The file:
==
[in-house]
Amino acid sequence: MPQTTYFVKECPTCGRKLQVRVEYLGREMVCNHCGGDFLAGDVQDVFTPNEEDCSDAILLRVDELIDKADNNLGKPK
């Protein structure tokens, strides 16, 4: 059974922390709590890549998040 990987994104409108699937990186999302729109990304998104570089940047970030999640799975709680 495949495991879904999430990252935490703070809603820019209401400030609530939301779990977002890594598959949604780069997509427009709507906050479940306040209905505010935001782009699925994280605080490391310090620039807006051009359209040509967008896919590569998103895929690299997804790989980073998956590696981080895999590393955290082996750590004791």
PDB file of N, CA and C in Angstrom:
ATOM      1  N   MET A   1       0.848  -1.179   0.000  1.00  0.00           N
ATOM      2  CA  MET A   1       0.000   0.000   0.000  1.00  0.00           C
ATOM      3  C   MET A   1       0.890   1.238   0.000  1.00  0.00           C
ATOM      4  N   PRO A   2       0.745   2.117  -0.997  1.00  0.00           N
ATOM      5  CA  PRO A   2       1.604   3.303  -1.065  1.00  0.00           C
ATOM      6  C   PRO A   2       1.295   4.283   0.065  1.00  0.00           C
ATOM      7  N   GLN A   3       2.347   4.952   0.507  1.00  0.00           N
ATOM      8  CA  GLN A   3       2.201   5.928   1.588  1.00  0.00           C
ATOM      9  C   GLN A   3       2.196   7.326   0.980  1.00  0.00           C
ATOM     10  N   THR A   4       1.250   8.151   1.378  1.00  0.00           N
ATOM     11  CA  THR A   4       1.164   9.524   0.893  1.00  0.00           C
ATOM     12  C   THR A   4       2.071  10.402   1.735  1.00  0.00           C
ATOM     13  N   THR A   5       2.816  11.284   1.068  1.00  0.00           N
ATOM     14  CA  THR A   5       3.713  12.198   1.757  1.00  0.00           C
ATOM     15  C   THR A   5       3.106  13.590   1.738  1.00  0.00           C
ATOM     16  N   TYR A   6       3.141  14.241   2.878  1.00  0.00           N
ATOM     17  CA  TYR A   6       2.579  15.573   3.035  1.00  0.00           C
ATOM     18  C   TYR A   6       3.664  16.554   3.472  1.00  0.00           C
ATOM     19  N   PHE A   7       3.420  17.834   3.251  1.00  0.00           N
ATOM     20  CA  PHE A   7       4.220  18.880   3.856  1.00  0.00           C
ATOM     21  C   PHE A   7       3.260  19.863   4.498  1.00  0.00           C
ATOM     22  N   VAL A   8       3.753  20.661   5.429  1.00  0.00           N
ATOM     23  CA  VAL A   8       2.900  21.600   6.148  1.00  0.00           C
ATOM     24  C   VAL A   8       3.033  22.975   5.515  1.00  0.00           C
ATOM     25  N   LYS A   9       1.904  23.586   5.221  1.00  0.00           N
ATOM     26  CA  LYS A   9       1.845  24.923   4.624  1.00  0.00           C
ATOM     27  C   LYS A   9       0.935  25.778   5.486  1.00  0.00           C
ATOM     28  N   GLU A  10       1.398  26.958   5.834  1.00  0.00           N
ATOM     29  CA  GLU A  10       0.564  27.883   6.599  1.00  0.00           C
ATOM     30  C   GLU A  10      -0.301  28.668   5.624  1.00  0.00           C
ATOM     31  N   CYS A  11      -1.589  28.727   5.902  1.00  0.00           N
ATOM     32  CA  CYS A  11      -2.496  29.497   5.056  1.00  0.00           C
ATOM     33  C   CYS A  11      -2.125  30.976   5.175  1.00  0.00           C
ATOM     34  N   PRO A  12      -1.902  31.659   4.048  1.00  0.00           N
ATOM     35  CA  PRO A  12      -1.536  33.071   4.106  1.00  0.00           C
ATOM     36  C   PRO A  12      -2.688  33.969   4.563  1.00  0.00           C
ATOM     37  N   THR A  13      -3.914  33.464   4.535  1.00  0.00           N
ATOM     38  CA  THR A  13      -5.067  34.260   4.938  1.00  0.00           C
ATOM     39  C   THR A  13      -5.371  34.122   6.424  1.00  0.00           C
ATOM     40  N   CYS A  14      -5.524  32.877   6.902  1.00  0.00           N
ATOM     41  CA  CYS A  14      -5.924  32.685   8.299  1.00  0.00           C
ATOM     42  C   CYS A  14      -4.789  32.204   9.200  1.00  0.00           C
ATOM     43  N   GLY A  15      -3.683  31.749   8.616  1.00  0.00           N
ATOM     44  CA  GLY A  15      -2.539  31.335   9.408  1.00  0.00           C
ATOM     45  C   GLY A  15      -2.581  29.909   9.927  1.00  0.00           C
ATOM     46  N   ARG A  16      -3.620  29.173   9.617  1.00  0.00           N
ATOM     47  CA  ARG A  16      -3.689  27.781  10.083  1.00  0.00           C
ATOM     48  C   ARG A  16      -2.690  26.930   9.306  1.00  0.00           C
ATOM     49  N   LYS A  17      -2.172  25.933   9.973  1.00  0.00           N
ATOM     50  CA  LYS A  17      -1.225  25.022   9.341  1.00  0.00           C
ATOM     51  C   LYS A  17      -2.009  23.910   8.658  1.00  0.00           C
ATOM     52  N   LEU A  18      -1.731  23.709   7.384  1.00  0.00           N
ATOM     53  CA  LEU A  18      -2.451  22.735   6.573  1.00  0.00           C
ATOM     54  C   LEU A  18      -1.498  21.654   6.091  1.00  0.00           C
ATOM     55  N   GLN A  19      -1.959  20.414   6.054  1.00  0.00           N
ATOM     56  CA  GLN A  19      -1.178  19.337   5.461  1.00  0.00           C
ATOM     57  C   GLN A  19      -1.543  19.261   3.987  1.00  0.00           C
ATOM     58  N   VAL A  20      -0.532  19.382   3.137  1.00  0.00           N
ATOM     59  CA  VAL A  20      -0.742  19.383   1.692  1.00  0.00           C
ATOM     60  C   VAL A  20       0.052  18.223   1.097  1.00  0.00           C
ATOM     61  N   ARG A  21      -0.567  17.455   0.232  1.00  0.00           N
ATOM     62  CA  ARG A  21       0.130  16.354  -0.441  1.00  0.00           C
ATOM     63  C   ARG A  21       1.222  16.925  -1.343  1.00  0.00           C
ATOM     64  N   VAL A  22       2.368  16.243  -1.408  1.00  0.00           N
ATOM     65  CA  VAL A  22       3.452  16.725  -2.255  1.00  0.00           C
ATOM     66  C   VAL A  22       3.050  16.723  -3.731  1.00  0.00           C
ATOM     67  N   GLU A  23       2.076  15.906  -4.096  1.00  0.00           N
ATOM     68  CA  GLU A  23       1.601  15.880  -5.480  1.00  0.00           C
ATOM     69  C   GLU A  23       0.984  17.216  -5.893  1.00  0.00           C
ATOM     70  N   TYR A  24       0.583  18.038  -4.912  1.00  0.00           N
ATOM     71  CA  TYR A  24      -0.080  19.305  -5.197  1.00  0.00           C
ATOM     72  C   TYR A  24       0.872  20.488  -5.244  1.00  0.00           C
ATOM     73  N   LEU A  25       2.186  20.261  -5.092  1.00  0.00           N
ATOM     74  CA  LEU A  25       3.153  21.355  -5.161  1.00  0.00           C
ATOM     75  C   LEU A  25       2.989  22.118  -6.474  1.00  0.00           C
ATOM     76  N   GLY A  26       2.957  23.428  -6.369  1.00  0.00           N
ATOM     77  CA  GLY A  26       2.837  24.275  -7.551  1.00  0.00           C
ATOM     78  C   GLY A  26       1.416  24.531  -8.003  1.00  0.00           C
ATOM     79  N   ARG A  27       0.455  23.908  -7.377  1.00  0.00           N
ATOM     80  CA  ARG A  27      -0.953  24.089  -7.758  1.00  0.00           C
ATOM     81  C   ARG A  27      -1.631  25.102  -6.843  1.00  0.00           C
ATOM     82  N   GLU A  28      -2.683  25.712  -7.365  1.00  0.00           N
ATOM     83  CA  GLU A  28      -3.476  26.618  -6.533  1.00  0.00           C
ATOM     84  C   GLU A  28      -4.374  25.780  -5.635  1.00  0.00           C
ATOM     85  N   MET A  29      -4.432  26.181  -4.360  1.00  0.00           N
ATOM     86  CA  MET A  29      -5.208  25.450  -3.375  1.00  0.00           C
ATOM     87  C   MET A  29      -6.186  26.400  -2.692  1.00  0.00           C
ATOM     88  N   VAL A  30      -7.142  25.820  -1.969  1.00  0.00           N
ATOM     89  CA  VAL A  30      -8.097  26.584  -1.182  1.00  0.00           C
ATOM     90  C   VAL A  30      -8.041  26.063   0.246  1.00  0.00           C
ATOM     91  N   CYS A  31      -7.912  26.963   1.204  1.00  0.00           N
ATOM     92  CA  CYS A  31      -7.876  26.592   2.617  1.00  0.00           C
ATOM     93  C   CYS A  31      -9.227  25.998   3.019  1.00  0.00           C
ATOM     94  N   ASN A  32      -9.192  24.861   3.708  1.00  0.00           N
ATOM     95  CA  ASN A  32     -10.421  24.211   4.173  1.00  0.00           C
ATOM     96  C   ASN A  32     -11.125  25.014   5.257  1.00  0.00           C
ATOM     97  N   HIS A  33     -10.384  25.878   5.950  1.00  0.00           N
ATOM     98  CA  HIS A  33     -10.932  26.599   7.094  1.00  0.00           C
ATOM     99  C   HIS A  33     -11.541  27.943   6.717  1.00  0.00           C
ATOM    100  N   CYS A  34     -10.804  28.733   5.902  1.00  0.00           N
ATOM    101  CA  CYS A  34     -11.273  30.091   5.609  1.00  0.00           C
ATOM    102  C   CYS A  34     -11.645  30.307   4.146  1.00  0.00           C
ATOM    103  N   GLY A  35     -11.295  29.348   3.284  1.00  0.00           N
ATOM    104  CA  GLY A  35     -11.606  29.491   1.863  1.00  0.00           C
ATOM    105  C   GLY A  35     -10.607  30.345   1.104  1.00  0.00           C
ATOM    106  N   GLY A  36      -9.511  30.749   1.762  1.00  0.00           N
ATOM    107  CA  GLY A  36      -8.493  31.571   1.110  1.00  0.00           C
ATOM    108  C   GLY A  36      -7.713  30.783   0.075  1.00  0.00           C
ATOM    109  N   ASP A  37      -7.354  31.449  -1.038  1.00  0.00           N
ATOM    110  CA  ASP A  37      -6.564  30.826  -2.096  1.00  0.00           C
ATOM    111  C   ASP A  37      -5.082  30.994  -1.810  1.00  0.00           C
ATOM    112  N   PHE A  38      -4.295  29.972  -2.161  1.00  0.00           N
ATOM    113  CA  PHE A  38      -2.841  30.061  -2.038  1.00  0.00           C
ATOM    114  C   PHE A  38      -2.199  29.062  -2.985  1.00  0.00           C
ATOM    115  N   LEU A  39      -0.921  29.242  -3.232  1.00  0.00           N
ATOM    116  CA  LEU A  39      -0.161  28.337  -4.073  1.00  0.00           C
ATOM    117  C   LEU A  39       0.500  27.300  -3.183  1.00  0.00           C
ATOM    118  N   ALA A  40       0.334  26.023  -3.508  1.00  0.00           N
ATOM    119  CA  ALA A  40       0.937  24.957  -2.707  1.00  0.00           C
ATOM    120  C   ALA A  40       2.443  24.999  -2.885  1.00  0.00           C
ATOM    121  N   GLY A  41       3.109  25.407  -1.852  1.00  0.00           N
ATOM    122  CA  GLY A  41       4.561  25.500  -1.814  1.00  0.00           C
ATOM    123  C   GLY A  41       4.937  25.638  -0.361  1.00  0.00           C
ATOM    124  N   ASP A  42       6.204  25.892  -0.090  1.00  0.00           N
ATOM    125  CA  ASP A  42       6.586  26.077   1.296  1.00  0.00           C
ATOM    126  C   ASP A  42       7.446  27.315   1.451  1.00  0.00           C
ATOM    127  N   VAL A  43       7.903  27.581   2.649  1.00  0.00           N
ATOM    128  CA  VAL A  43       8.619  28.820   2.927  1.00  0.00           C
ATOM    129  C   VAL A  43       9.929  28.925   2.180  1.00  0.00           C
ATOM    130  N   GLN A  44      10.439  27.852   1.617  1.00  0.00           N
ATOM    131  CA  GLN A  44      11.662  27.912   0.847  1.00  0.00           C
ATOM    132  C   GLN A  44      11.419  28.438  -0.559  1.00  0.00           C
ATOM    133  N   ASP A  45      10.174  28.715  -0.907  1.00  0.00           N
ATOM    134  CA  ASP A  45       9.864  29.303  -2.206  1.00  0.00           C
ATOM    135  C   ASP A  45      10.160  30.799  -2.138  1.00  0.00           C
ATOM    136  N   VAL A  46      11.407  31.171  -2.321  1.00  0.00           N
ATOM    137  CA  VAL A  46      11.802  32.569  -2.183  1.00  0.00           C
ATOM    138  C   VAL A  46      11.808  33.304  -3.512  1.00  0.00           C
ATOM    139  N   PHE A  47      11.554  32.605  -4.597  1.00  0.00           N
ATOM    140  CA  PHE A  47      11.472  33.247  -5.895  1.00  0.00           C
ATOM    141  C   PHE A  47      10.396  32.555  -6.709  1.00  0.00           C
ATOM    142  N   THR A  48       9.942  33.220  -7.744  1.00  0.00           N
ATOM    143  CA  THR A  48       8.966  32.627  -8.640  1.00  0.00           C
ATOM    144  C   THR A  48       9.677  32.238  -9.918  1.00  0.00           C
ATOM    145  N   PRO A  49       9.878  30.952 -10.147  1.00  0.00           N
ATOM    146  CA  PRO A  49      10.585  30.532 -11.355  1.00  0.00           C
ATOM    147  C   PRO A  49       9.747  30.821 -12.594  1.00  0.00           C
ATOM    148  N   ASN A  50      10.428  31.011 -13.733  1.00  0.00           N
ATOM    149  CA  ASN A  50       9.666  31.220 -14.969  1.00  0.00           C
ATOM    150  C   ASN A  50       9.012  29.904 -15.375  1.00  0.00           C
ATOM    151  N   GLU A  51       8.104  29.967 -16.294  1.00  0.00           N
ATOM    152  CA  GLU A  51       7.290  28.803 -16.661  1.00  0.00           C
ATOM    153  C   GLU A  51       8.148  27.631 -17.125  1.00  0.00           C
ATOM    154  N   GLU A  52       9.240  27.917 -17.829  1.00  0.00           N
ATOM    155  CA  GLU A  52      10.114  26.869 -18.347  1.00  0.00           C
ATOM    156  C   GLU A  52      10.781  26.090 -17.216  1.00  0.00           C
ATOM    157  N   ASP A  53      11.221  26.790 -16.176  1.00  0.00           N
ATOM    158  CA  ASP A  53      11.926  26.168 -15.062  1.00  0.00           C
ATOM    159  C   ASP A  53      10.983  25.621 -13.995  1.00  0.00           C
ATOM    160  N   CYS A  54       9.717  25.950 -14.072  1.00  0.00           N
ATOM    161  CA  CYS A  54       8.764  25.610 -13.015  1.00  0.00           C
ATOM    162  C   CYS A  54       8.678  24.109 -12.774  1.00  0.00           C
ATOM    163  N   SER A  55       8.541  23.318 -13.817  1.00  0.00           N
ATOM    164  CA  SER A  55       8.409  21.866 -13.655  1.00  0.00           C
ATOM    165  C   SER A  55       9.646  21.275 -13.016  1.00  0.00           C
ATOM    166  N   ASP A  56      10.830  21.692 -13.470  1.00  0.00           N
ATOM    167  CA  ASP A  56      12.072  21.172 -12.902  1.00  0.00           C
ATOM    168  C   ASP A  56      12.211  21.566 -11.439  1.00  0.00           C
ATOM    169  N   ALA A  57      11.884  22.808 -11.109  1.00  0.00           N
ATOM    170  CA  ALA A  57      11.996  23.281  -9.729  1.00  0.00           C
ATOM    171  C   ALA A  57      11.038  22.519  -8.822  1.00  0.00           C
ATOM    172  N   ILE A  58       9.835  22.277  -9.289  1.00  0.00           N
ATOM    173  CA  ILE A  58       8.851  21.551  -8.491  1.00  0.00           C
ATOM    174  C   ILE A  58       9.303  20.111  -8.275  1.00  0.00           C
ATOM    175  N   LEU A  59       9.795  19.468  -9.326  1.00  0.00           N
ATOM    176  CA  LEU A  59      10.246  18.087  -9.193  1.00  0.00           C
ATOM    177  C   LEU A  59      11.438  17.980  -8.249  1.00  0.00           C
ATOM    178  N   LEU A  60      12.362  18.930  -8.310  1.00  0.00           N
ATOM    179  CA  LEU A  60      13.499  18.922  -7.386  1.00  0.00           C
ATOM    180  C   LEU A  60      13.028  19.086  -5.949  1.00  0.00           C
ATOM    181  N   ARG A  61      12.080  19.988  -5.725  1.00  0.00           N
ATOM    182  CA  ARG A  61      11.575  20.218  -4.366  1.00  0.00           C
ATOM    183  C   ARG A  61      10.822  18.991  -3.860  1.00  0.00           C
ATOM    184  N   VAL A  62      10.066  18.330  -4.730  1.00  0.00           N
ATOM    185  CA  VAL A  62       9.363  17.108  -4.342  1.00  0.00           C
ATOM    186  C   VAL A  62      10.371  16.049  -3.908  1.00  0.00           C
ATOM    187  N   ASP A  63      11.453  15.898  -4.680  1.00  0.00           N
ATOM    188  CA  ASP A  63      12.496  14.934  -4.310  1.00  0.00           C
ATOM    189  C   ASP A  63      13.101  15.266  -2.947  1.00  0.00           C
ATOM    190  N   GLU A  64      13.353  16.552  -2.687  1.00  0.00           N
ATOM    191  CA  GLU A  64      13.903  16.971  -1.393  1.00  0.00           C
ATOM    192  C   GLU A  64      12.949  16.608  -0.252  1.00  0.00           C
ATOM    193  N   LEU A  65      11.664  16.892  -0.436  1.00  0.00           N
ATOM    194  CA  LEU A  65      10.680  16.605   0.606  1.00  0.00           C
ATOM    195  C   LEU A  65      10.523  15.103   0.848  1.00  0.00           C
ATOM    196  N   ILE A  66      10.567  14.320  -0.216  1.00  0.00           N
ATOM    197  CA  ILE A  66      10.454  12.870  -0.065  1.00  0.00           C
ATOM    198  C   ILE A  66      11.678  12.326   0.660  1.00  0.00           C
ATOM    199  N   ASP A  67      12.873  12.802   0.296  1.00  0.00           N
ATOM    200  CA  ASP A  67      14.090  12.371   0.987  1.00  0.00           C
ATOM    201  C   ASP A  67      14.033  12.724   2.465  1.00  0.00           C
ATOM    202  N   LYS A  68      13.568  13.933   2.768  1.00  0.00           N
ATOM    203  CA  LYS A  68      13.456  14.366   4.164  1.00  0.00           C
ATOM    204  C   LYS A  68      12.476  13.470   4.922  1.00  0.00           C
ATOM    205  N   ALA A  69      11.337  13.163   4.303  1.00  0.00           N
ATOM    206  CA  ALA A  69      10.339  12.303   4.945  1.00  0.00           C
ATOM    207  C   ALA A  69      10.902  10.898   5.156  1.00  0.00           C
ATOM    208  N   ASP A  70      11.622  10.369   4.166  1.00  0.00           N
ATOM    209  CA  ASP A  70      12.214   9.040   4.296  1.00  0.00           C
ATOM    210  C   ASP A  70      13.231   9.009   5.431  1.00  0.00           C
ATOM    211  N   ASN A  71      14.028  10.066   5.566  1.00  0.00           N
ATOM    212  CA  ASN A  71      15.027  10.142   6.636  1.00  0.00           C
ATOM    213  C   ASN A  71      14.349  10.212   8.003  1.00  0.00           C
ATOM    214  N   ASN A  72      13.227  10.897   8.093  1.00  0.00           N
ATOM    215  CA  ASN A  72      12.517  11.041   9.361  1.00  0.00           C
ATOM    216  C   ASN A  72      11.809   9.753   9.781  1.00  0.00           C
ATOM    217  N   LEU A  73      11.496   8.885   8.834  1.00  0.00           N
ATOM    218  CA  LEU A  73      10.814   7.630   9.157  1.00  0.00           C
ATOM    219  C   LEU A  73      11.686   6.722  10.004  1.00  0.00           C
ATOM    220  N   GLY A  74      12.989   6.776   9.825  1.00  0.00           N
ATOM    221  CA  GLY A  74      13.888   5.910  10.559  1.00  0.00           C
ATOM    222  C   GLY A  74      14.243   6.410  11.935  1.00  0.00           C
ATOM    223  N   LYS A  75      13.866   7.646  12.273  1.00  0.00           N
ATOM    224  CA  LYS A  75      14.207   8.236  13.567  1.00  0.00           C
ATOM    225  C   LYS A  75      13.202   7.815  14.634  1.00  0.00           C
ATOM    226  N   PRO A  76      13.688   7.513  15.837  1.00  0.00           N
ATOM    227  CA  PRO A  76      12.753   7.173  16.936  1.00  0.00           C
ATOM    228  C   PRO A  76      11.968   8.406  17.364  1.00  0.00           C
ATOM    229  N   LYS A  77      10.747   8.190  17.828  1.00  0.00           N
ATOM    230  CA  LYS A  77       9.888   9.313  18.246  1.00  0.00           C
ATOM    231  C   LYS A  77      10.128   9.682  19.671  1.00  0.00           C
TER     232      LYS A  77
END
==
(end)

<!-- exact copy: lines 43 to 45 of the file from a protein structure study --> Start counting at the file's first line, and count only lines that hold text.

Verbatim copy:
ATOM     39  C   THR A  13      -5.371  34.122   6.424  1.00  0.00           C
ATOM     40  N   CYS A  14      -5.524  32.877   6.902  1.00  0.00           N
ATOM     41  CA  CYS A  14      -5.924  32.685   8.299  1.00  0.00           C